Culture of Democracy in Moldova

On my way to the event I didn’t know what to expect. The Culture of Democracy program of Autumn 2015 organized by InterCollege was held in Vadul lui Vodă, Moldova, at an excellent location near the capital city of Chișinău, on the banks of the Dniester river.

I travelled by myself, to an unknown place, with over 20 participants whom I have never met before. It was kind of like an experiment. Right from the beginning I was outside of my comfort zone, so I knew that the experience will be intense.

The road from Cluj-Napoca (Kolozsvár) to Vadul lui Vodă was bumpy and tiresome. I couldn’t wait to arrive. Wh07en I finally did at about 2 o’clock in the afternoon, almost none of the participants had arrived yet. Luckily Sandu, a local from Chișinău was there, so we immediately started talking. I learned many things about the neighboring country.

Soon enough, participants started arriving in small groups, so conversations were sparking up everywhere. Everyone was sharing facts about their own cultures and countries. By the end of the night we recognized many things that binded us. We laughed a lot at the similar issues our countries were facing, and proudly presented some of the solutions for them. All countries have their own model of Democracy which has developed according to the specifics and possibilities of each. We found that the convictions of our peoples were not really reflected in our countries’ politics. This might have been the saddest thing we had in common.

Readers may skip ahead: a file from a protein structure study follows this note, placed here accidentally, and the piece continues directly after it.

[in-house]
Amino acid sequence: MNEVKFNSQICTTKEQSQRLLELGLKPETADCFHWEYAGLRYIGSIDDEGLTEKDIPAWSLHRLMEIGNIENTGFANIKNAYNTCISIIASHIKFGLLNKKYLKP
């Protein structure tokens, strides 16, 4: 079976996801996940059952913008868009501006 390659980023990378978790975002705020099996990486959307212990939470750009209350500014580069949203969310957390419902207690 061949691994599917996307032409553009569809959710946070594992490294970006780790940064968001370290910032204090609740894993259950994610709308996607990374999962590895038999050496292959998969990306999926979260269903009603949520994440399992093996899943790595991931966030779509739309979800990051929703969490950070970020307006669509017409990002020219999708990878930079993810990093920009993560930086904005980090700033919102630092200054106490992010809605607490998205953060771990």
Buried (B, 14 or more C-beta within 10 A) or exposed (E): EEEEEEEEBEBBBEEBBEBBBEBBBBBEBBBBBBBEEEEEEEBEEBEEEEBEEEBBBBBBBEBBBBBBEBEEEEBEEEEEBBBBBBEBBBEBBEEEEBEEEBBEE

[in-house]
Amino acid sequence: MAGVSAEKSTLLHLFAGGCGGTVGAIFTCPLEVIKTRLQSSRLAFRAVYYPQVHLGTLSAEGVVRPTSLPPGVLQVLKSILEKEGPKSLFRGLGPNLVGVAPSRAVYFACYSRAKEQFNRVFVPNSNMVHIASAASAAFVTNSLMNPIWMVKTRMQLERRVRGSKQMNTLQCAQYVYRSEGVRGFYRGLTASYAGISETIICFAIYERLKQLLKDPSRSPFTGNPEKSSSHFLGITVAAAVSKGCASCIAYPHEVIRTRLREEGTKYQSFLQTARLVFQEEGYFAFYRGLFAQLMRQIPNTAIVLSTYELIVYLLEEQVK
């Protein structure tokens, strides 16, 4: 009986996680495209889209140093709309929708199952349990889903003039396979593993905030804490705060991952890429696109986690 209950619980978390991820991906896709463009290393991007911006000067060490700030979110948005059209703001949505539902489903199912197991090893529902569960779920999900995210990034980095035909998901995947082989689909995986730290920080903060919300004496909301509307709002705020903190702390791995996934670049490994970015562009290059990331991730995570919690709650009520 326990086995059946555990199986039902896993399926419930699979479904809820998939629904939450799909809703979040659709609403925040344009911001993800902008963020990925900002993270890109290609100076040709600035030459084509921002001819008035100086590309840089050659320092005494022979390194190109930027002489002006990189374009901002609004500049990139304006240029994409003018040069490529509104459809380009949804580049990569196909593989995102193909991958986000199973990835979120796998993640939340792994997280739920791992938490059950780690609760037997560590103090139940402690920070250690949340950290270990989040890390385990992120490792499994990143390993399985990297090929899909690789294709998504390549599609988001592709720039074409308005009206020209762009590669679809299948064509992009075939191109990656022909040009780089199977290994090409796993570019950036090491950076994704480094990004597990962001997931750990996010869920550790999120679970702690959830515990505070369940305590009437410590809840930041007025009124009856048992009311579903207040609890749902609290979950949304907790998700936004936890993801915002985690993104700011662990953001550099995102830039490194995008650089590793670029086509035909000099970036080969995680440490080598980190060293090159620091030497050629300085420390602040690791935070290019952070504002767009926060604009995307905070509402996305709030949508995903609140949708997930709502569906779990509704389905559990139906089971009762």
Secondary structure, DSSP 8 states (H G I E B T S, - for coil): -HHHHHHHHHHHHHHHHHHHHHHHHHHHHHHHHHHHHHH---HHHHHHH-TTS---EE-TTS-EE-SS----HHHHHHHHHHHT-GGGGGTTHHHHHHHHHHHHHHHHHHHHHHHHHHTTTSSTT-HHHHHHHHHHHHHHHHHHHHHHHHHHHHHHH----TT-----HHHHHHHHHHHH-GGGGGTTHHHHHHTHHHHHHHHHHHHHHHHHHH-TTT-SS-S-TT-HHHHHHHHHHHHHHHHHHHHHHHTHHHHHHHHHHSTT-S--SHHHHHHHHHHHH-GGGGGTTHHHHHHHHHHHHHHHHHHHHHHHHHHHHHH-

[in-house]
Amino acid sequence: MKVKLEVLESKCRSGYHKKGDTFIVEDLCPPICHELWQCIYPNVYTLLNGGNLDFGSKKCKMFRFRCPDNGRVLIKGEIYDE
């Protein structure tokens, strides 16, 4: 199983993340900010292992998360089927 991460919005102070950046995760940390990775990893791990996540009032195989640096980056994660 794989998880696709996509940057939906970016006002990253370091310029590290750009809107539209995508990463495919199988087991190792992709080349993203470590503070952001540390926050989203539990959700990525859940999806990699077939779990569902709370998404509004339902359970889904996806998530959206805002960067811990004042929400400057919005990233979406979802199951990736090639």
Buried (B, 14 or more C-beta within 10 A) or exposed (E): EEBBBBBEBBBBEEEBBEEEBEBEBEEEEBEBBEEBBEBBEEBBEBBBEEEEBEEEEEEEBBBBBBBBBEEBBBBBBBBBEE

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We tend to look for the differences first, but when we started sharing stories of the most pressing issues in our own countries, similarities started appearing. Consensus over a derided political class quickly arose. Ukrainians,Georgians, Moldovans, Danes, Armenians and Romanians all recognize that the erratic ways of their nations’ politicians led to an unhealthy democracy. While debating active citizenship and democracy, we found that our participation ends with voting, leaving us feeling weak and unsignificant.

“Nothing good comes out of politics”, said one of the participants, prudently concluding her attitude towards involvement in that messy business.

Although we had suffered our own specific disappointments in this field, I found that the majority of participants had the same idea about politics: we better stay out of it. Even though in theory it was clear that we shared the most basic values of participatory democracy and we all had clear ideas on how change can be implemented, we quickly found ourselves disillusioned by the reality reigning in our countries. These values sounded nice, but were far from the reality which we were living.

Luckily, politics is not the only way to make change happen. The importance of civil society has been strengthened in our minds. For me it has been the only way to go for a few years now and I hope all participants recognized this and will find the strength to get more involved.

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